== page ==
In the bosom of Suburbicon, a family-centred, all-white utopia of manicured lawns and friendly locals, a simmering tension is brewing, as the first African-American family moves in the idyllic community, in the hot summer of 1959. However, as the patriarch Gardner Lodge and his family start catching a few disturbing glimpses of the once welcoming neighbourhood's dark underbelly, acts of unprecedented violence paired with a gruesome death will inevitably blemish Suburbicon's picture-perfect facade. Who would have thought that darkness resides even in Paradise?
Matt Damon : Gardner
Julianne Moore : Rose/Margaret
Noah Jupe : Nicky
“The only thing Suburbicon is missing is you.
Isn’t it time for your new start?
Come home to Suburbicon.”
It doesn’t happen often, but now I had a feeling I didn’t really understand what I’d watched. Not that “Suburbicon” was a complicated, incomprehensible film. But I didn’t know what the initial intention was of the filmmakers? Was it meant to bring a socially critical message? Or was it a satirical view of an American society during the 50s with its tidy, decent neighborhoods and good-humored citizens? Or was it simply a crazy crime story with a fraudulent twist? Ultimately, in my eyes it was a mix of all of this, with not one facet that stands out. It’s a bundling of mediocrities. And the two mixed stories seem to have nothing to do with each other. It is, as it were, an amalgamation of two ordinary short films.
Two separate stories.
On the one hand you have the story of the Lodge family who become victim of a home invasion with housewife Rose (Julianne Moore) being killed due to an overdose of chloroform. What appears to be an ordinary robbery, evolves into a web of intrigues and lies. A web Gardner (Matt Damon) threatens to suffocate in. And on the other hand, there’s the Mayers family who moved to a house in Suburbicon. Nothing special at first sight. Only it’s an Afro-American family. And that causes quite a stir and controversy in this town where only white civilians live.
Hey, the Coens brothers wrote this script long time ago.
The first story is based on a script written by the Coen brothers long time ago. The second story is based on true facts. It’s the story of the Myers family who in these days moved to Levittown, much to the disliking of the inhabitant, and settled themselves in a similar neighborhood. The result was an interference by the authorities to stop racist reactions and physical violence. This led to an injunction and criminal charges against the harassers just to protect the Myers family. But as I mentioned earlier, these are two separate storylines.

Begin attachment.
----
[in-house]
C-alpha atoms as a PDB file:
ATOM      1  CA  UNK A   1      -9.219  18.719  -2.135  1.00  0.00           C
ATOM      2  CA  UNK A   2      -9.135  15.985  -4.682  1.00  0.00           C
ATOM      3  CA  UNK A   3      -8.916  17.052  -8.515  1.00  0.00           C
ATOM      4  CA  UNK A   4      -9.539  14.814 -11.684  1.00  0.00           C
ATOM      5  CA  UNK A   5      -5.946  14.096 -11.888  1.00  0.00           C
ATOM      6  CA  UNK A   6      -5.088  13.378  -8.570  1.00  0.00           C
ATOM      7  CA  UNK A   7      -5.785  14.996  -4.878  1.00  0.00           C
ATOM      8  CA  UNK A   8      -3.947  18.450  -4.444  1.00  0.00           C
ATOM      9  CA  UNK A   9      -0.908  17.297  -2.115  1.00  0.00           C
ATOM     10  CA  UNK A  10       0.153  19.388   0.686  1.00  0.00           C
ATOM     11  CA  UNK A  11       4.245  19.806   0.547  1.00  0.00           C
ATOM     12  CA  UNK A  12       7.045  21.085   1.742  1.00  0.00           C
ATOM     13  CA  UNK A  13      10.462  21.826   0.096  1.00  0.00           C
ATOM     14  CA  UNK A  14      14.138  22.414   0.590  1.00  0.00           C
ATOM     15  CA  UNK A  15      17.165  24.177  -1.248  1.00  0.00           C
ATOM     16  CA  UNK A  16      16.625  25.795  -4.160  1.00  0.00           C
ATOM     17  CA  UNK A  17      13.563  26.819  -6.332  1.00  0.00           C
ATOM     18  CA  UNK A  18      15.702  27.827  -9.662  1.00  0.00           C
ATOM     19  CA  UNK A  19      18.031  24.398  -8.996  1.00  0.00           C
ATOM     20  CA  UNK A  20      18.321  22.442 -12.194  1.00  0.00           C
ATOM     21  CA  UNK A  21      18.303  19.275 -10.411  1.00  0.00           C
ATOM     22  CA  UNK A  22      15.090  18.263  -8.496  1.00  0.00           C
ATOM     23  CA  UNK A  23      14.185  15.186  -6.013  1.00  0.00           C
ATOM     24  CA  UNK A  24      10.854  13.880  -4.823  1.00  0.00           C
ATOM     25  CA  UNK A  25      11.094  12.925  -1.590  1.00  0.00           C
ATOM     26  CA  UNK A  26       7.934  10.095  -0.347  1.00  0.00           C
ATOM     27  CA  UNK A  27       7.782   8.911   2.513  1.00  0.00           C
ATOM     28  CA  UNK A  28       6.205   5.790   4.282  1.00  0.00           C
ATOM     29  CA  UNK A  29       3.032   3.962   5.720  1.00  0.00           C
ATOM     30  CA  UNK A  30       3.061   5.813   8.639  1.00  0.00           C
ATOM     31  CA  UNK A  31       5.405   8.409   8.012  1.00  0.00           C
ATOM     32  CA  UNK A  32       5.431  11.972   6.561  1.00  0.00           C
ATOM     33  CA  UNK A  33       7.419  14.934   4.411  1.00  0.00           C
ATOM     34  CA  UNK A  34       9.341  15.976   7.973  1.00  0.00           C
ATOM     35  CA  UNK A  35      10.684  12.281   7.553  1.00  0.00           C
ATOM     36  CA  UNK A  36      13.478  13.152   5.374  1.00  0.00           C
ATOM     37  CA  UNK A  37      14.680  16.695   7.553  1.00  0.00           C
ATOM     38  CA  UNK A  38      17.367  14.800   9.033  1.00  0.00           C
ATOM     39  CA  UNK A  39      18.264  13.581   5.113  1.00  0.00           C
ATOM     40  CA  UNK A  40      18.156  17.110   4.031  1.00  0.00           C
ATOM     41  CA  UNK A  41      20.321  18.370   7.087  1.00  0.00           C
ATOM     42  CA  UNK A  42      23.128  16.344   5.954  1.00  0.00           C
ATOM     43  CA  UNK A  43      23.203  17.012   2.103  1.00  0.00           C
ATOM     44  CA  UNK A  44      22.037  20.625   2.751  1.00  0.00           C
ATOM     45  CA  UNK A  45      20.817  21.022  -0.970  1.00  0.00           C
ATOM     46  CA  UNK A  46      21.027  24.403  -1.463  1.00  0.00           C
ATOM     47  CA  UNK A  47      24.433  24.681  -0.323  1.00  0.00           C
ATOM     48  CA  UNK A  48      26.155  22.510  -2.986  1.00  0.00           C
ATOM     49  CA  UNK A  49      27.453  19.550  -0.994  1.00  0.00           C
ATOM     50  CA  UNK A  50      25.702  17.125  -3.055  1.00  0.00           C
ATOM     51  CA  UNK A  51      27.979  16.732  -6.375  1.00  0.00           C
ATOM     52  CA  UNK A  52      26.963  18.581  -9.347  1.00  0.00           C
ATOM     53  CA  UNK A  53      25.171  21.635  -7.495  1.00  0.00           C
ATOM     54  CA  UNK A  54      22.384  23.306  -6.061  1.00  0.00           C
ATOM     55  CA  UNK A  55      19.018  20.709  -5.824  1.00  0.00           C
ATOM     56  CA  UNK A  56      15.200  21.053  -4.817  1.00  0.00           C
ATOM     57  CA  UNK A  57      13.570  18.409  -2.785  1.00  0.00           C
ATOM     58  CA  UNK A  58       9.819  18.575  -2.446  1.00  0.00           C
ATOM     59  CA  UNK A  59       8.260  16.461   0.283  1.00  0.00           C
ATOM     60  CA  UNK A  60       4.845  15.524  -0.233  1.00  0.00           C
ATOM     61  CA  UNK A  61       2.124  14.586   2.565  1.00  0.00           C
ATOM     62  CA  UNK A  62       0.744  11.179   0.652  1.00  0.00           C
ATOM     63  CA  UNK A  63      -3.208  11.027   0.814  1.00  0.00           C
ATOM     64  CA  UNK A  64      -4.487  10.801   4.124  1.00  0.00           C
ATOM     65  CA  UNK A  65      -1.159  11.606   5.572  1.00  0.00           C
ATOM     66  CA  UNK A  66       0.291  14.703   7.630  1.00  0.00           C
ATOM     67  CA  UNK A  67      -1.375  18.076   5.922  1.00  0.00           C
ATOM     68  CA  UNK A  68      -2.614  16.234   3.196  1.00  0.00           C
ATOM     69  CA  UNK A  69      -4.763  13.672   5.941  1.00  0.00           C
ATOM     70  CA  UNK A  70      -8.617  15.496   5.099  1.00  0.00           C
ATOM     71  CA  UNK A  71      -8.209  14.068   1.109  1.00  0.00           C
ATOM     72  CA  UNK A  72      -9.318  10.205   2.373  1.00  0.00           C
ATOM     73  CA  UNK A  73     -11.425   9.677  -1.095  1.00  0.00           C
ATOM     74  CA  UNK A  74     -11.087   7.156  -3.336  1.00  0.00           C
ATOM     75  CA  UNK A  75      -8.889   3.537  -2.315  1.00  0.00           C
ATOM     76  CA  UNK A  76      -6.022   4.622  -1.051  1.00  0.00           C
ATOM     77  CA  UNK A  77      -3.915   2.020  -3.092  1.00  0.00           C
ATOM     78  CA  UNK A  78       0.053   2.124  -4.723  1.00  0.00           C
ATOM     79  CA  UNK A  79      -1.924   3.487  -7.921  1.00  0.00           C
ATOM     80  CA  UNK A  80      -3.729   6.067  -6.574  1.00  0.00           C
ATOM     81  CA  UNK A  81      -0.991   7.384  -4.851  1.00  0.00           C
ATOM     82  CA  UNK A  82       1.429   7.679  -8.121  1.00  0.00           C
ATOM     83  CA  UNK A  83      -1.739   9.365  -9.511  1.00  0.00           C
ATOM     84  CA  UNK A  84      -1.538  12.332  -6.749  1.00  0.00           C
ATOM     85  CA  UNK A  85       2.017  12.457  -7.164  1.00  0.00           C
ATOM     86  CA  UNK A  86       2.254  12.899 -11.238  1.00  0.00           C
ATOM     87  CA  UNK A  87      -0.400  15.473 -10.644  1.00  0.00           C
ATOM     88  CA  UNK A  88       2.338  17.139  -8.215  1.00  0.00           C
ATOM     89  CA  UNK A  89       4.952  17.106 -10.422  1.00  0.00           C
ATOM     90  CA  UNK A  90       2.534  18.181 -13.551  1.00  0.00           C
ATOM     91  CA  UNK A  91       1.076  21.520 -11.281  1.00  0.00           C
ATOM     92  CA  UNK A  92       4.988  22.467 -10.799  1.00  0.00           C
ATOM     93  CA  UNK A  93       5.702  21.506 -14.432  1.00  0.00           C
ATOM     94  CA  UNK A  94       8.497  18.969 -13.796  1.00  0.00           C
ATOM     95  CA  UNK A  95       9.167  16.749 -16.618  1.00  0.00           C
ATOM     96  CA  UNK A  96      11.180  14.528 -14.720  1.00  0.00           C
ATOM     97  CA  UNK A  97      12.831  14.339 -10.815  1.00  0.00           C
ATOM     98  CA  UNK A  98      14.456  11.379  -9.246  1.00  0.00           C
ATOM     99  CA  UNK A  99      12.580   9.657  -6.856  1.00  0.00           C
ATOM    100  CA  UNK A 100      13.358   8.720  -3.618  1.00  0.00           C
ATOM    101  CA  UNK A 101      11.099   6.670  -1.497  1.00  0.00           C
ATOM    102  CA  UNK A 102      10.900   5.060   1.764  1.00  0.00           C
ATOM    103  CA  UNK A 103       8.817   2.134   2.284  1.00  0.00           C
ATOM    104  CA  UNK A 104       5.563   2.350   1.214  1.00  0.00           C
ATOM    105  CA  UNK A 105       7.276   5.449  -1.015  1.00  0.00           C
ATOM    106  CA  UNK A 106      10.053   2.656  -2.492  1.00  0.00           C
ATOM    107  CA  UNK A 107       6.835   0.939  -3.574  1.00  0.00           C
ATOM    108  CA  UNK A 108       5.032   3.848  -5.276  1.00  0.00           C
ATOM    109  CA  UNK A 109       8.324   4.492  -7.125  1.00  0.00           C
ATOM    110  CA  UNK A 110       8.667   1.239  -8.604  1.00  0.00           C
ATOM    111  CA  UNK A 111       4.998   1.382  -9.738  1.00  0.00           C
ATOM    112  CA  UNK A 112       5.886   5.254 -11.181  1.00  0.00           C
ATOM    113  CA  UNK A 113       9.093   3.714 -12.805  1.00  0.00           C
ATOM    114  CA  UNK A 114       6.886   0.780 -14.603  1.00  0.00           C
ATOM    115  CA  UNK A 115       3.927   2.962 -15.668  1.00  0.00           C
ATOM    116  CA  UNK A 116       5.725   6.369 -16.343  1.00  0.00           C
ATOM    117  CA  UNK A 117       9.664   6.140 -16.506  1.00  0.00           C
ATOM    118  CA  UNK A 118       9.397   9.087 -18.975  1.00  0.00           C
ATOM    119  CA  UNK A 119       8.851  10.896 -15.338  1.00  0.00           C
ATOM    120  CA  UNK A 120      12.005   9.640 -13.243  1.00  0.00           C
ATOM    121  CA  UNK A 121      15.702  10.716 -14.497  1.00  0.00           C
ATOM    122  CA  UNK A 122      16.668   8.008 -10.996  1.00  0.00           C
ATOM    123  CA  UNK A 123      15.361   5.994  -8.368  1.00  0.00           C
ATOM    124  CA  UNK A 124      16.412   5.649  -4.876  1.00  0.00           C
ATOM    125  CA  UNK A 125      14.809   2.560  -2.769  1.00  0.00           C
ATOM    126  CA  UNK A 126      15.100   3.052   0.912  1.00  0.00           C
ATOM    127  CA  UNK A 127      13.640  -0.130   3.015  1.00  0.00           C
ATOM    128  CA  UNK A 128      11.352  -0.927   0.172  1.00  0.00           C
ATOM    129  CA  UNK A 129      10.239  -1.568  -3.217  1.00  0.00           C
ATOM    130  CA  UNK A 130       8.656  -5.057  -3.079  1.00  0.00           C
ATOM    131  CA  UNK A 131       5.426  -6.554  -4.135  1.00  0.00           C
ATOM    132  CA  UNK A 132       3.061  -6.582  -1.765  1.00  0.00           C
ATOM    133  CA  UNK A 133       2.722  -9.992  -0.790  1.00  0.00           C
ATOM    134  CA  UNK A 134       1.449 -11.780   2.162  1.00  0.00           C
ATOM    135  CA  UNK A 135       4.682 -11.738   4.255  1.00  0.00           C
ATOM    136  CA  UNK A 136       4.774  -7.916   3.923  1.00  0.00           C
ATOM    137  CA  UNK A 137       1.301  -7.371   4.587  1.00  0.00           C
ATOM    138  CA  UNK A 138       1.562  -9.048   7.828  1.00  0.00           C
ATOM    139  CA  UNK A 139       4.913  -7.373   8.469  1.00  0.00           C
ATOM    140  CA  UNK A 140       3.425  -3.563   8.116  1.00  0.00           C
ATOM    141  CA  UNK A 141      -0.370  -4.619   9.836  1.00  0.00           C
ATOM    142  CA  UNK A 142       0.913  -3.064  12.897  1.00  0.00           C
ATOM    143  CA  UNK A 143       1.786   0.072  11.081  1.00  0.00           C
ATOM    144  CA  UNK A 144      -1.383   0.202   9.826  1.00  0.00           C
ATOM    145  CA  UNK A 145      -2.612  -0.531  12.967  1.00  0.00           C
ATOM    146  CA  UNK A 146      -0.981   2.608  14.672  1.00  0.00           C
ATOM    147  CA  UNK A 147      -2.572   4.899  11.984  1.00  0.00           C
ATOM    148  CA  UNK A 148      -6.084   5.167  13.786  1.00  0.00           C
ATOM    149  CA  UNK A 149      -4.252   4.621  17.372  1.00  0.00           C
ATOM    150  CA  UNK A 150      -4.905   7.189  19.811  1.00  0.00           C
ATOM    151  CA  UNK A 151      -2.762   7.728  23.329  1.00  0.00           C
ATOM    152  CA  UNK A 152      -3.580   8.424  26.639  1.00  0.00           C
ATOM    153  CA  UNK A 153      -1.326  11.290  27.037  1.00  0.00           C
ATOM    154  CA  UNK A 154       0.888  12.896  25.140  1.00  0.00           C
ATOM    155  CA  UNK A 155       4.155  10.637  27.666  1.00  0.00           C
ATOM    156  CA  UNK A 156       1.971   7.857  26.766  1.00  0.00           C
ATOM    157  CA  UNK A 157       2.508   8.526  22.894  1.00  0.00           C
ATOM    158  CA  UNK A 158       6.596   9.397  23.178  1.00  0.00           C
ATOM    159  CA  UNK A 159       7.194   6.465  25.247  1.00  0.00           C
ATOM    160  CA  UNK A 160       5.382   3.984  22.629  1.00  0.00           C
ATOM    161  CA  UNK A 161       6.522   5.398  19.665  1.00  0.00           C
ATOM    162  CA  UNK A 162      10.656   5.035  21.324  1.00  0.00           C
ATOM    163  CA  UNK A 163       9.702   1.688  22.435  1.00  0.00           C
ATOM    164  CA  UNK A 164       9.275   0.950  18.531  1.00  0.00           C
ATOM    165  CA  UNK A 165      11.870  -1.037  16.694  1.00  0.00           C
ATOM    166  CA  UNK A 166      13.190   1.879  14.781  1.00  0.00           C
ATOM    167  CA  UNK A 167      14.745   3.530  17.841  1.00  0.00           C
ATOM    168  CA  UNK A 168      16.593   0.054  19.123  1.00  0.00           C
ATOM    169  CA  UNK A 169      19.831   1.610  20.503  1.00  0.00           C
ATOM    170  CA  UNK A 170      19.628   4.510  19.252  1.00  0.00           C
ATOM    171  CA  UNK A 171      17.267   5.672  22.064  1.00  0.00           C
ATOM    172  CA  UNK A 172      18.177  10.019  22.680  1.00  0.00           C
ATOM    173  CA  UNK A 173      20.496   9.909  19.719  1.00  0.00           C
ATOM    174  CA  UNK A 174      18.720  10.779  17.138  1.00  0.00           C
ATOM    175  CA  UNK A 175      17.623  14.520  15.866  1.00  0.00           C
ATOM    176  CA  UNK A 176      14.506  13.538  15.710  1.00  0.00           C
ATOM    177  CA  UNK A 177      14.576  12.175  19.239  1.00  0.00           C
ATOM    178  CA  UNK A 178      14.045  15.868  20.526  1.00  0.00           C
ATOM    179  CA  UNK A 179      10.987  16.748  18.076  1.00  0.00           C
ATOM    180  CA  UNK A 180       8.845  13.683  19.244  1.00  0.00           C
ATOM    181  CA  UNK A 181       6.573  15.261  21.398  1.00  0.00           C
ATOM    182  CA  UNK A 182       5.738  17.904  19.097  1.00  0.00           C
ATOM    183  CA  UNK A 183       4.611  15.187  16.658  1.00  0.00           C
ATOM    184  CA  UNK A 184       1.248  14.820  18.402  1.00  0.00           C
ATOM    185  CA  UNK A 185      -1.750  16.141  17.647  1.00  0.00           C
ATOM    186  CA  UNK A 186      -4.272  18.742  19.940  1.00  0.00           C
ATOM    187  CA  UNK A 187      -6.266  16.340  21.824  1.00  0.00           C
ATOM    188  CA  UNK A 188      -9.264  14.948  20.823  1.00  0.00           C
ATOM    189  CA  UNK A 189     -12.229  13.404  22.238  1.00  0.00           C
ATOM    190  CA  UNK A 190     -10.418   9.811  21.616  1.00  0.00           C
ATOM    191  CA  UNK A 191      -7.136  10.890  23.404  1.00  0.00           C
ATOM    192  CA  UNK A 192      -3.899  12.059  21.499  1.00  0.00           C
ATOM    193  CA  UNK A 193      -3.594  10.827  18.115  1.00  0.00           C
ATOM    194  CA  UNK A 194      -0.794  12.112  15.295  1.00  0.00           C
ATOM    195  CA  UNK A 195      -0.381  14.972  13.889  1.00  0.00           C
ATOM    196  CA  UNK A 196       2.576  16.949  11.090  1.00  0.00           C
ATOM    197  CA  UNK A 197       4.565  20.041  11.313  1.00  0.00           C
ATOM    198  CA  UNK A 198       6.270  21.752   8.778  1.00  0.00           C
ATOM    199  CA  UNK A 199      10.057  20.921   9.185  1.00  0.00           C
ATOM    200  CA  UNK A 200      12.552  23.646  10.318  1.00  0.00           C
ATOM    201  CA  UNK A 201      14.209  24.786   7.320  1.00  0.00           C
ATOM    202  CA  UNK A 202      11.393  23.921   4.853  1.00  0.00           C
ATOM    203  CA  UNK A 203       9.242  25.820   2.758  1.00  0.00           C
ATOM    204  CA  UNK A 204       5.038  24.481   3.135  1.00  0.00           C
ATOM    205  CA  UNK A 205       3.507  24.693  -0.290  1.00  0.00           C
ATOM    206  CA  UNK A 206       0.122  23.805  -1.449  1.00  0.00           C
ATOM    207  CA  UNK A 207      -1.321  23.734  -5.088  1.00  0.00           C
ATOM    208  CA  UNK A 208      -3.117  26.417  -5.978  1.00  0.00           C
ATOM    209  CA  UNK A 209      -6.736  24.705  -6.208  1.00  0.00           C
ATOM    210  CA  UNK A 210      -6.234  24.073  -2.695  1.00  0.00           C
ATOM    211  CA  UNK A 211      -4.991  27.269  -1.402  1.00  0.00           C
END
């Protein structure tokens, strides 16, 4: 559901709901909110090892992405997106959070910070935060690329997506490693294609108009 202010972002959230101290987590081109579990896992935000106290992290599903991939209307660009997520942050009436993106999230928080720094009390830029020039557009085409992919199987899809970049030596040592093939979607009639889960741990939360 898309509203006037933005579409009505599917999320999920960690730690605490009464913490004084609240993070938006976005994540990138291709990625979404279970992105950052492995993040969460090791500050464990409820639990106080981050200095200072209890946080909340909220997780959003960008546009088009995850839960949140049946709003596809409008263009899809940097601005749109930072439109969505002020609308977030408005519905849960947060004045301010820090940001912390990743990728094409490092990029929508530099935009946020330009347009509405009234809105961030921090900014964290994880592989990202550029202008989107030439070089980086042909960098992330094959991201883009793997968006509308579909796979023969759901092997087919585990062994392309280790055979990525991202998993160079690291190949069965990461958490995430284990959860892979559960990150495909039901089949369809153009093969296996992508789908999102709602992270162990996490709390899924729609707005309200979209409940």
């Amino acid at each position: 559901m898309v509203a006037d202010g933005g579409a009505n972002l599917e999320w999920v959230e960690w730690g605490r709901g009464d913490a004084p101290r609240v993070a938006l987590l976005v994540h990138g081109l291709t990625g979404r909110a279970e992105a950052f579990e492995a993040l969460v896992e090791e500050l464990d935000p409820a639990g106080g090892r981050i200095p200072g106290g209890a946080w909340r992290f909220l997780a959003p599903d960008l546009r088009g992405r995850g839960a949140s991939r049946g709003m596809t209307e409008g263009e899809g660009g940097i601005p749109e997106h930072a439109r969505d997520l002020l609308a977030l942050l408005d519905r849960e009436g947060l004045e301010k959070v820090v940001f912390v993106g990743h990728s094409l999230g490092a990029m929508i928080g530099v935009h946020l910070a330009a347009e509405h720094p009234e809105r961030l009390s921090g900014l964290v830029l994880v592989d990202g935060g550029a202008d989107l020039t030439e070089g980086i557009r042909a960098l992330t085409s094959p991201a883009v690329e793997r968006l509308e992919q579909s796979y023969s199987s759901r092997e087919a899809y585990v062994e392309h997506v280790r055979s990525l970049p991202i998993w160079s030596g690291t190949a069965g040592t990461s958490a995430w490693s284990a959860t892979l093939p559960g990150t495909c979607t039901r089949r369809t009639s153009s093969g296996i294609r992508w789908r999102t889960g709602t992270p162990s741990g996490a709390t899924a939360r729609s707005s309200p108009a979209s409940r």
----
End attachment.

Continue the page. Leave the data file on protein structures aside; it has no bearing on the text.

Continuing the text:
This movie lacks subtlety.
Fortunately, the design of the film looks terrific. The idyllic image of this suburb and the typical features that belong to this time were worked out in an adequate way. The clothing, the cars, the interior and the friendly attitude to life are perfectly represented. In that respect, the film looks attractive. In terms of acting, the role of Matt Damon stands out. A superficial looking timid citizen. A similar character to that of Michael Douglas in “Falling Down“. Jullianne Moore could enjoy herself with her double role. But you can not call it impressive acting.
For me, Karimah Westtbrook was the one who played the most colorful role (no pun intended) as the adamant and persevering Mrs. Mayer. A woman who’s patiently watching how a limited protest slowly grows into an angry crowd shouting slogans and singing nationalistic songs. At a certain moment I didn’t know whether this was a satirical portrait or a reflection of reality. And then we come flawlessly to the humor section. I like black humor. And probably it was also intended to be blackish humoristic at certain times. But the only moment where I could see a glimpse of black humor was in the denouement. All in all, I didn’t think the film was really spectacular and the subject wasn’t worked out subtle enough.